Paul Gates, the longtime WAFB investigative reporter and anchor, died Tuesday afternoon after battling Alzheimer’s disease.

Gates, 69, died peacefully at home, with his wife, Michele, and three adult children by his side, said Robb Hays, WAFB news director.

“Paul was always fun to be around, but he knew when it was time to get his sleeves rolled up,” Hays said. “He was well-respected by everyone here.”

Gates retired from WAFB in June 2011 after 34 years with the station. During that time, he held a number of roles, from tough investigative reporter to affable 5 p.m. anchor. He also co-hosted a twice-weekly cooking segment with chef John Folse.

“He was a model for being adaptable,” said former WAFB reporter Marsanne Golsby, who worked with Gates from 1983 to 1995. “He was mostly an anchor, then he became a hard-hitting investigative journalist and there was a whole other side of him. He was somebody who was approachable and funny and easy to be around, but he could scare the dickens out of people.”

Gates, who grew up in the central Louisiana town of Tullos, joined WAFB as a reporter in March 1977. He moved to anchoring the 6 p.m. and 10 p.m. newscasts several years later. But he lost those spots when the station brought in George Sells in August 1988. Sells said Gates “never once showed the least bit of rancor” about losing the prime anchor spots.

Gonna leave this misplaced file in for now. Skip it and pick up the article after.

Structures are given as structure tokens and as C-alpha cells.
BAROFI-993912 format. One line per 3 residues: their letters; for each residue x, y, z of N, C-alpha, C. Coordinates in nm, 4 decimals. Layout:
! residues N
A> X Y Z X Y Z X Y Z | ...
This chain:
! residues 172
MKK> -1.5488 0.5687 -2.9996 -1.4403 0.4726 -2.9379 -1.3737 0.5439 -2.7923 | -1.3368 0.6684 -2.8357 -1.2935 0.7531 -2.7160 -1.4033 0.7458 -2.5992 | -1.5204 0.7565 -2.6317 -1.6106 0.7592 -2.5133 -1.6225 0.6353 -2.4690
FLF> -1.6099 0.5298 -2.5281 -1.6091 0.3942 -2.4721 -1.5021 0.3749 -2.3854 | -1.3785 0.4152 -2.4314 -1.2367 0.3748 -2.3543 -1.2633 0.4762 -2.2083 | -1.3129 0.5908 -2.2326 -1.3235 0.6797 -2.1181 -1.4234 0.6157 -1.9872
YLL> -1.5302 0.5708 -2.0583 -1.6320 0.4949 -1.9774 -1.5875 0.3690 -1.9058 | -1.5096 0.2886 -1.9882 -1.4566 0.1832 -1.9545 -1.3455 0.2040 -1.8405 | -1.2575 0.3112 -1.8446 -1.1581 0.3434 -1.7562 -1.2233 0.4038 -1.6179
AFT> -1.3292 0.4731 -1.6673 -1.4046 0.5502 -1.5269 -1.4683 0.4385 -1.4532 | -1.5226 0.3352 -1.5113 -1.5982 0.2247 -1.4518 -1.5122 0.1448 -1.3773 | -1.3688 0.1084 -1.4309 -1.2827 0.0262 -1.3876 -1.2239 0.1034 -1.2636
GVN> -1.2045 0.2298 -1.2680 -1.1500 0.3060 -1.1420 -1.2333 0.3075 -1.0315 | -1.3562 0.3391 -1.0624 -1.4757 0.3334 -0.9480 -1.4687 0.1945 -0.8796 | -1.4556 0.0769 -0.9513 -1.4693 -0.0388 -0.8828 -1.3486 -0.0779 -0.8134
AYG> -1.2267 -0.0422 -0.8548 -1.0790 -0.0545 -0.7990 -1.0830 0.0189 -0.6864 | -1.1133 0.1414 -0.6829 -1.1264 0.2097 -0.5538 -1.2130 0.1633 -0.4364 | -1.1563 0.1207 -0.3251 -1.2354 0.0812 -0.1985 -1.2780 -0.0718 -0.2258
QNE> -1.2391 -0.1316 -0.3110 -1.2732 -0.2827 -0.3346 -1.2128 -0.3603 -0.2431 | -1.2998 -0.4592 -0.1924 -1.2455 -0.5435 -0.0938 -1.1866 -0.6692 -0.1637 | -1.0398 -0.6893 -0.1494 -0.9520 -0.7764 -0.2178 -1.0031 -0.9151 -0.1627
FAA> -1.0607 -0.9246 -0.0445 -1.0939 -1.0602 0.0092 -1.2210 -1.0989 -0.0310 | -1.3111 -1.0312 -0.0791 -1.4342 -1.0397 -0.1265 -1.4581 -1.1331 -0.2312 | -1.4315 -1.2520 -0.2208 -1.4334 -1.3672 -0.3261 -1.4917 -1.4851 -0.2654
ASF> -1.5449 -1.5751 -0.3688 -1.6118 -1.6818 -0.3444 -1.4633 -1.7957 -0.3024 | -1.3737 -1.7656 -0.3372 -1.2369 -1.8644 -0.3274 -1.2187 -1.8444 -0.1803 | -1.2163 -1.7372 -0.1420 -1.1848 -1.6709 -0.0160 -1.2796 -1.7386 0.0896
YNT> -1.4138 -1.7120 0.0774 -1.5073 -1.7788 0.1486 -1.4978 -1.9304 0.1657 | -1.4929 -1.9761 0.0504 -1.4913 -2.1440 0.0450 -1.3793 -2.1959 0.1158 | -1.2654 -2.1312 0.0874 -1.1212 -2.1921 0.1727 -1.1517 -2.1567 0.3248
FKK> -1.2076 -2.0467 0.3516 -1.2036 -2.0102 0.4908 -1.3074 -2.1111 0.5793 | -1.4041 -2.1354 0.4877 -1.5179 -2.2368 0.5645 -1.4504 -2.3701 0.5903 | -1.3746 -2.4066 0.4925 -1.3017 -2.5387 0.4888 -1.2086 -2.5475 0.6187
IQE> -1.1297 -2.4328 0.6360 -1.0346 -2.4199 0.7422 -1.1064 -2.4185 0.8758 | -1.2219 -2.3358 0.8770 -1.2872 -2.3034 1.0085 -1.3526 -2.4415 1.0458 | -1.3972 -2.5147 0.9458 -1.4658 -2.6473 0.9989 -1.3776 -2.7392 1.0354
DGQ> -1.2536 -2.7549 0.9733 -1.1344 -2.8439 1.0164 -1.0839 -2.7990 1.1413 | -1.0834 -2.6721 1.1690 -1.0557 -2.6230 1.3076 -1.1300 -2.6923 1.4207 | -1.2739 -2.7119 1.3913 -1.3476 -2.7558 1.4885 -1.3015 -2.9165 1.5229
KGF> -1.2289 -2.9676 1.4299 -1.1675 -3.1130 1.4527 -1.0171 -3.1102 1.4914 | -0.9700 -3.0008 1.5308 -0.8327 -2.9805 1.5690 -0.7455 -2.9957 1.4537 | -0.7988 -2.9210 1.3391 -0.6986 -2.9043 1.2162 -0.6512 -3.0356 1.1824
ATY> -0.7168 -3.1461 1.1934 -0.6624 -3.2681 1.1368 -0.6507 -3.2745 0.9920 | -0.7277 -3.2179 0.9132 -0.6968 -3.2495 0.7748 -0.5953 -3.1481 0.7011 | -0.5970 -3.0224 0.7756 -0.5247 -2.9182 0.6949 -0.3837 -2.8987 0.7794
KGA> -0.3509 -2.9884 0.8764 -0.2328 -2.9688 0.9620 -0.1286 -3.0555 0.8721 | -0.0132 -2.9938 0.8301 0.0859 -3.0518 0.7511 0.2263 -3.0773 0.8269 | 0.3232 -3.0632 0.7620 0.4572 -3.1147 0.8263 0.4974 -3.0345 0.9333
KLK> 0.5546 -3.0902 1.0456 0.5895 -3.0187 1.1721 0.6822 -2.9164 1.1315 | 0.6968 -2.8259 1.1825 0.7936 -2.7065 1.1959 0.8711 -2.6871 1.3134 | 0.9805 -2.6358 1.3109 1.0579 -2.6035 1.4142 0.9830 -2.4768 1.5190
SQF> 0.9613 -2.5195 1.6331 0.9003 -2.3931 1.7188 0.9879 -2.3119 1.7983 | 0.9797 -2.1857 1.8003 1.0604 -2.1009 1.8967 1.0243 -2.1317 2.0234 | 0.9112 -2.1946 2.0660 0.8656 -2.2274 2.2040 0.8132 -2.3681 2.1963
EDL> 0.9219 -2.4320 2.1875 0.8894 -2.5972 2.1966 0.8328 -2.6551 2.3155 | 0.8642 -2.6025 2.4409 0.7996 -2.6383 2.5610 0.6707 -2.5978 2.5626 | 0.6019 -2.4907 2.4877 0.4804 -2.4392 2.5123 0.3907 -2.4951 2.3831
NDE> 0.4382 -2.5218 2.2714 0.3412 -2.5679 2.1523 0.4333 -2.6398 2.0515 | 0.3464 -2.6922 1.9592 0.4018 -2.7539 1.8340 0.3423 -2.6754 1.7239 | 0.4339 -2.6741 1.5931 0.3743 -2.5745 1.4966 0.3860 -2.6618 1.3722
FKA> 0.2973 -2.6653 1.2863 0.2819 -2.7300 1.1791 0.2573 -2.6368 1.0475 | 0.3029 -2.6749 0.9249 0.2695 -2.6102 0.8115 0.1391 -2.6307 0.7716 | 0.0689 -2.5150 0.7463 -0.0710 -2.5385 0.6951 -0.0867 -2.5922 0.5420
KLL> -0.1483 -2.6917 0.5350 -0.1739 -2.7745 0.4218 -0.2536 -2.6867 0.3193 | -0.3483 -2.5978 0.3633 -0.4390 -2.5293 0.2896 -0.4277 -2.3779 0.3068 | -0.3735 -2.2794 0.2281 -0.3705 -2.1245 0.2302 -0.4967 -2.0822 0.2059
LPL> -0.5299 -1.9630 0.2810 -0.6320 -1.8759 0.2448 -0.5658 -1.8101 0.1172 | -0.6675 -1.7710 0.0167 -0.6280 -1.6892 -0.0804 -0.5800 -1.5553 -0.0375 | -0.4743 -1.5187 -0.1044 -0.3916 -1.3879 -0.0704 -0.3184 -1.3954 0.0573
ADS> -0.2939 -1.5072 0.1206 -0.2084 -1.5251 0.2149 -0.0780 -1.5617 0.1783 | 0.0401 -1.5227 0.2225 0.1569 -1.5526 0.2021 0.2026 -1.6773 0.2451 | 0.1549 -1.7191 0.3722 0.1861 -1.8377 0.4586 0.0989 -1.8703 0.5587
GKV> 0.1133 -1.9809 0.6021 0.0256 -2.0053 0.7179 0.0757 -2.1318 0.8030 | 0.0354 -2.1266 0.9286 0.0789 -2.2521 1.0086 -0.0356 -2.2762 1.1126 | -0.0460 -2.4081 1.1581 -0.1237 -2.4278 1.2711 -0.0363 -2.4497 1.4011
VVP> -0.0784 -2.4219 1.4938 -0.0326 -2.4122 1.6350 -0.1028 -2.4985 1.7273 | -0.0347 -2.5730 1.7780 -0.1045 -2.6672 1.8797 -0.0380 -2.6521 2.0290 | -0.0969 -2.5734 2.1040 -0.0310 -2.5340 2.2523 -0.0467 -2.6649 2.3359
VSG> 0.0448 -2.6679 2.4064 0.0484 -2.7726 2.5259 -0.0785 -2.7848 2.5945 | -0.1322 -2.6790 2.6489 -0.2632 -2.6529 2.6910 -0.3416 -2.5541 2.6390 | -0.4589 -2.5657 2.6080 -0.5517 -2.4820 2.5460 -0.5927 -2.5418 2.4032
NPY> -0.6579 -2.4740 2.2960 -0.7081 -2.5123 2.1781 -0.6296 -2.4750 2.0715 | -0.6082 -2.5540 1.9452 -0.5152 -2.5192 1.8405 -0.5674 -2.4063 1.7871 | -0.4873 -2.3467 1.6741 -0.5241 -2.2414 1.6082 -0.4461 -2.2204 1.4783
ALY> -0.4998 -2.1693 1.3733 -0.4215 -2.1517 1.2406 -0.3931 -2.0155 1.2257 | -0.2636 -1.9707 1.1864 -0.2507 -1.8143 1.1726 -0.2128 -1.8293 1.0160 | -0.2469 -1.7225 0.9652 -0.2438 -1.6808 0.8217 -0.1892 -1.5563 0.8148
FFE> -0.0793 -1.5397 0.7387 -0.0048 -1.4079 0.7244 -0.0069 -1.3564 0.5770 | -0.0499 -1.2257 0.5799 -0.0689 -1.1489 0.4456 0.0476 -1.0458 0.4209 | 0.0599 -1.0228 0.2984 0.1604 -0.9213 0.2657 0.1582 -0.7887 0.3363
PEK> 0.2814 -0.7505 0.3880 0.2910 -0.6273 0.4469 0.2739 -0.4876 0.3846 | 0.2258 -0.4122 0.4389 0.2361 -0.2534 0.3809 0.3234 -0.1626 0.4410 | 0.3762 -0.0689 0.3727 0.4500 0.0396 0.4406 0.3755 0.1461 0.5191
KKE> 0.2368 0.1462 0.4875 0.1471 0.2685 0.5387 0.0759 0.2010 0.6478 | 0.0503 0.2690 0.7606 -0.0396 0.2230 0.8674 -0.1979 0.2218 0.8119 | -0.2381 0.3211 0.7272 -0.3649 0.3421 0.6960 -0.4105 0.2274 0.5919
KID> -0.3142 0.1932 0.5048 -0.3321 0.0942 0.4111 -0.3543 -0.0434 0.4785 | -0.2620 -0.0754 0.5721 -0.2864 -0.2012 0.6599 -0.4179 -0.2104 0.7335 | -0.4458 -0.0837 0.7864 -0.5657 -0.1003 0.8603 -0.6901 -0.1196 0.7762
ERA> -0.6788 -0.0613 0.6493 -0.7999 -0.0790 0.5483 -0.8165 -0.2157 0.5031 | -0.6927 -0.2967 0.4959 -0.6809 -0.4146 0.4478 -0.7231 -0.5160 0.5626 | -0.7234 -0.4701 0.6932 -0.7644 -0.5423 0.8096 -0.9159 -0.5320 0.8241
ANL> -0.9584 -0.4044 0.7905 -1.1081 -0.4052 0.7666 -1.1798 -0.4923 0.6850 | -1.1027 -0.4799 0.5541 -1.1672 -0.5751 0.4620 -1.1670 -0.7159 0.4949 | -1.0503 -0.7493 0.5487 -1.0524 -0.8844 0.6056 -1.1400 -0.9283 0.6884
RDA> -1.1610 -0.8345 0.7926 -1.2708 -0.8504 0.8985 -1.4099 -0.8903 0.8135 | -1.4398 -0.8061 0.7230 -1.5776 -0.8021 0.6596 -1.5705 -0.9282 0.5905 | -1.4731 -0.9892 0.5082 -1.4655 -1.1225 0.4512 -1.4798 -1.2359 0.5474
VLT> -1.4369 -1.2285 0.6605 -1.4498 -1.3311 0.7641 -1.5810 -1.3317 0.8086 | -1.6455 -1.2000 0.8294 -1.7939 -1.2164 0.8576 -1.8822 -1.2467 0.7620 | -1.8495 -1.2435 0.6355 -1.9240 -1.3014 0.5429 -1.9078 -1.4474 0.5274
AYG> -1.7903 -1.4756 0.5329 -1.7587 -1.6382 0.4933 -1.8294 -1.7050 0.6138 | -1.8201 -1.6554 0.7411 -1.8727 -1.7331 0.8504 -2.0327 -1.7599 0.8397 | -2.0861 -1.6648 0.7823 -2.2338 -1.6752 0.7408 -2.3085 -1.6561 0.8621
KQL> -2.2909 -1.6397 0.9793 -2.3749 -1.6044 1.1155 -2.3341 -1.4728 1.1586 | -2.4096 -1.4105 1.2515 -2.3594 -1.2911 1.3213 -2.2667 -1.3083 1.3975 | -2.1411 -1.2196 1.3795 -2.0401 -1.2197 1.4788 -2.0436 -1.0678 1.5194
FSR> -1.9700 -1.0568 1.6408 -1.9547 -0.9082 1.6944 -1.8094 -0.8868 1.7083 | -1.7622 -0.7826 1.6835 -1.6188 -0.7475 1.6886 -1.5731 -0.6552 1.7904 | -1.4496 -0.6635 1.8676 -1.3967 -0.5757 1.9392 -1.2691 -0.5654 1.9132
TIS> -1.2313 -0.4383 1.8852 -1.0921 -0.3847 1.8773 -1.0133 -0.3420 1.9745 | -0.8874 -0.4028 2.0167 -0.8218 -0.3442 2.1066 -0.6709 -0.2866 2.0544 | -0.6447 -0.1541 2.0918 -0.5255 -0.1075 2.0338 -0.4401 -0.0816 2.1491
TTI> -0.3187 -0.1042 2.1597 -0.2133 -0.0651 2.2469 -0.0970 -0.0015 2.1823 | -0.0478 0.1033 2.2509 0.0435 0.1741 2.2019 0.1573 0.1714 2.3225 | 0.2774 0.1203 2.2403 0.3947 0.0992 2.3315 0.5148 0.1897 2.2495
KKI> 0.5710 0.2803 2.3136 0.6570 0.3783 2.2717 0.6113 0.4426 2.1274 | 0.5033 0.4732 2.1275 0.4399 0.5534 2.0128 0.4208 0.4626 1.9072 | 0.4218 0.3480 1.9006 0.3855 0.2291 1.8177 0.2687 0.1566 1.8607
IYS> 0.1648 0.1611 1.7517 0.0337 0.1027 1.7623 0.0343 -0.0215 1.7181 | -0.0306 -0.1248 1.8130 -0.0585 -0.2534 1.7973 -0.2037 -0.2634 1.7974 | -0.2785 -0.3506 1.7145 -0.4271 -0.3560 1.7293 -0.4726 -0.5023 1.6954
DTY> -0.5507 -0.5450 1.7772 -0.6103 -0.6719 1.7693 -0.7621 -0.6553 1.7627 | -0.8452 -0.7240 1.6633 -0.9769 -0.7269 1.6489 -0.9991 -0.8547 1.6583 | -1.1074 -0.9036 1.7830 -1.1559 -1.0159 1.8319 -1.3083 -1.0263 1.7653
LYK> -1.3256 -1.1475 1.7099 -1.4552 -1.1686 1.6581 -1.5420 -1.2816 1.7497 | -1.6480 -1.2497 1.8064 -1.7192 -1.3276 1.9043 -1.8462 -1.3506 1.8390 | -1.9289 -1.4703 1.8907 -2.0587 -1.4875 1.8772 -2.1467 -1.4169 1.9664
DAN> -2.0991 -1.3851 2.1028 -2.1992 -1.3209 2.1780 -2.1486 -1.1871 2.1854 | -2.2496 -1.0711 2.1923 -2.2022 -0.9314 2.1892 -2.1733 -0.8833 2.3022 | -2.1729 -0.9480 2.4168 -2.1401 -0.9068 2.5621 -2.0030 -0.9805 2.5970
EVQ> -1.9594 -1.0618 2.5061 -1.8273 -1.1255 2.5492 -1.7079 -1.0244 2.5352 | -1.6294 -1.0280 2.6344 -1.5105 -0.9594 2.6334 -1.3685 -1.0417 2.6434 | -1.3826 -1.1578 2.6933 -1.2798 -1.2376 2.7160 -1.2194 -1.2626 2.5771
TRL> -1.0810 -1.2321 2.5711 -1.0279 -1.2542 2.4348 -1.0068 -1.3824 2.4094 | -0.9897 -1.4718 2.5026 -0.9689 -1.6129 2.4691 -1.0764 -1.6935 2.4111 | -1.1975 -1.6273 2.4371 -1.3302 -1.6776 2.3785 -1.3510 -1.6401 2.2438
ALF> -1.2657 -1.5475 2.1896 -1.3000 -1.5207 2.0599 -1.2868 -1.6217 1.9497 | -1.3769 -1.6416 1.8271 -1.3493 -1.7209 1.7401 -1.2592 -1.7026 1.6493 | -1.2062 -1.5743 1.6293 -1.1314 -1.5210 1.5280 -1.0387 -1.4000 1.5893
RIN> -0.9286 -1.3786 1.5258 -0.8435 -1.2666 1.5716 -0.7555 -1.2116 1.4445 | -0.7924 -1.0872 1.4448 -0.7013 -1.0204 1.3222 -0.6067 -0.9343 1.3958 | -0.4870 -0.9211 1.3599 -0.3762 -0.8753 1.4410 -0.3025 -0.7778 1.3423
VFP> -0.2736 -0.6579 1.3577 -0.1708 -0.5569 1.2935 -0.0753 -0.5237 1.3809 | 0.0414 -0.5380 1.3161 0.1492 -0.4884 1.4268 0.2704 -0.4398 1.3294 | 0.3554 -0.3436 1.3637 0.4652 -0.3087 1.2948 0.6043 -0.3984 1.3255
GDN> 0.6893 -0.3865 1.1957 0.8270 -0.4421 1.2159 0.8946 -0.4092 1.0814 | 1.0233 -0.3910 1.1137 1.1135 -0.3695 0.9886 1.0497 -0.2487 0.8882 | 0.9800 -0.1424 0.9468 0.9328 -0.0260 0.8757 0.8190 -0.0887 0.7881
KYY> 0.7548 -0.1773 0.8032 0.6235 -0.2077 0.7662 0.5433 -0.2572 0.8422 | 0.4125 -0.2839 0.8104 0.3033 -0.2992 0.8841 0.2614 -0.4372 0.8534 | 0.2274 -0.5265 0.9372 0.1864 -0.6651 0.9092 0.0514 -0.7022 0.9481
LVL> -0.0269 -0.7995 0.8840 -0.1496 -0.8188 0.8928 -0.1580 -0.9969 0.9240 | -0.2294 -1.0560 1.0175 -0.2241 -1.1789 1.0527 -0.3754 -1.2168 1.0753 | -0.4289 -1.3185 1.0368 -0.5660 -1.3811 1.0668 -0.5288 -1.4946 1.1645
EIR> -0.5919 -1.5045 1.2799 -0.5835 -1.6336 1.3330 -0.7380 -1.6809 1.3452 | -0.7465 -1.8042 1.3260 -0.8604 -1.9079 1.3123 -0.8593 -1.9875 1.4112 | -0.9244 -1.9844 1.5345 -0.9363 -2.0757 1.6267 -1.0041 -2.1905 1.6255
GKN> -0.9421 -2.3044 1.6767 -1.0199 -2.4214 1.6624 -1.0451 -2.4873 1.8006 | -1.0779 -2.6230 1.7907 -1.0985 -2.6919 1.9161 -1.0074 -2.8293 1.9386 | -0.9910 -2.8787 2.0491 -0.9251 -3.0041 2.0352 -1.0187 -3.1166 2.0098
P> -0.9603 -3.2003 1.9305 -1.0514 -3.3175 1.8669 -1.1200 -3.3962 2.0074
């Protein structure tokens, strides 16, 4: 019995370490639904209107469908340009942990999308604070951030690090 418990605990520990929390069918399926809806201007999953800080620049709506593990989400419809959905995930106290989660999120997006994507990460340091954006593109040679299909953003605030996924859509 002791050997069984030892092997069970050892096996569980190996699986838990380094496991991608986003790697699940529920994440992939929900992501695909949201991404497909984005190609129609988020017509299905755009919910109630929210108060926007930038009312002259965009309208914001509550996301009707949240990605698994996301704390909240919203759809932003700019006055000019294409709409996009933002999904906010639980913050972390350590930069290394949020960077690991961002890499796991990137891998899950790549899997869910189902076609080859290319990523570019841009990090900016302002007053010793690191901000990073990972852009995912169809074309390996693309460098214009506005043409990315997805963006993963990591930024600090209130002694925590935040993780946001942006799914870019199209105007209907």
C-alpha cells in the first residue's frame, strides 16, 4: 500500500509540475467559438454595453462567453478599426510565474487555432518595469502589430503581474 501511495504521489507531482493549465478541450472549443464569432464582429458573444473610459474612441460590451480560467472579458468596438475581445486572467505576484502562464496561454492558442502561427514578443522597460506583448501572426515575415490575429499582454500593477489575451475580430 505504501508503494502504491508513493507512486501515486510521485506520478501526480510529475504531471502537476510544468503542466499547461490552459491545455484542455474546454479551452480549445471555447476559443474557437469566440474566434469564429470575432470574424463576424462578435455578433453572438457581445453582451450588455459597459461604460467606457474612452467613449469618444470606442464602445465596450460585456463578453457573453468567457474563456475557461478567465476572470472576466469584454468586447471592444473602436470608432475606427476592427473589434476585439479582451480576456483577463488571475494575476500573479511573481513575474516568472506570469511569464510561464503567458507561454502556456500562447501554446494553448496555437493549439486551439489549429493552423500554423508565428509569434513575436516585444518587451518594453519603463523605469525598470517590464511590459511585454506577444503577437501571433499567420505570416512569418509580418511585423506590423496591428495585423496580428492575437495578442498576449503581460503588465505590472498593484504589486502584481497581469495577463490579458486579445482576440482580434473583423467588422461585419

“He even helped me with those south Louisiana pronunciations,” Sells said.

Instead, Gates turned his energy toward being an investigative reporter. His “Paul Gates Investigates” series uncovered corruption and wrongdoing across the state.

“When we put him on investigations, he was as bad down here as ‘60 Minutes,’ ” Sells said.

Phil Rainier, who worked at WAFB for 30 years as a health reporter, said Gates’ zest for investigative reporting came from the fact that he “cared about the little guy.”

“Paul worked as the Contact 9 reporter, the consumer advocate reporter, so he would go out when there was a report of a business that didn’t treat a customer fairly,” Rainier said. “He relished that role.”

At the time of his retirement, Gates went public with his Alzheimer’s diagnosis. Rainier said he had the highest respect for Gates and his wife for having the bravery to disclose the illness.

“He was gracious enough to do a series that chronicled his diagnosis and discussed what services were available to Alzheimer’s patients in Baton Rouge,” Rainier said.

Some of Gates’ professional honors included receiving a lifetime achievement award from the Louisiana Association of Broadcasters and being named “Reporter of the Year” by the Louisiana Associated Press in 1994.

Donna Britt, the longtime anchor, said Gates helped instill an idea of quality that has endured at WAFB and helped to shape the top-rated station.

“He had panache, compassion and appreciation for absurdity,” she said. “He was a great guy and a wonderful communicator.”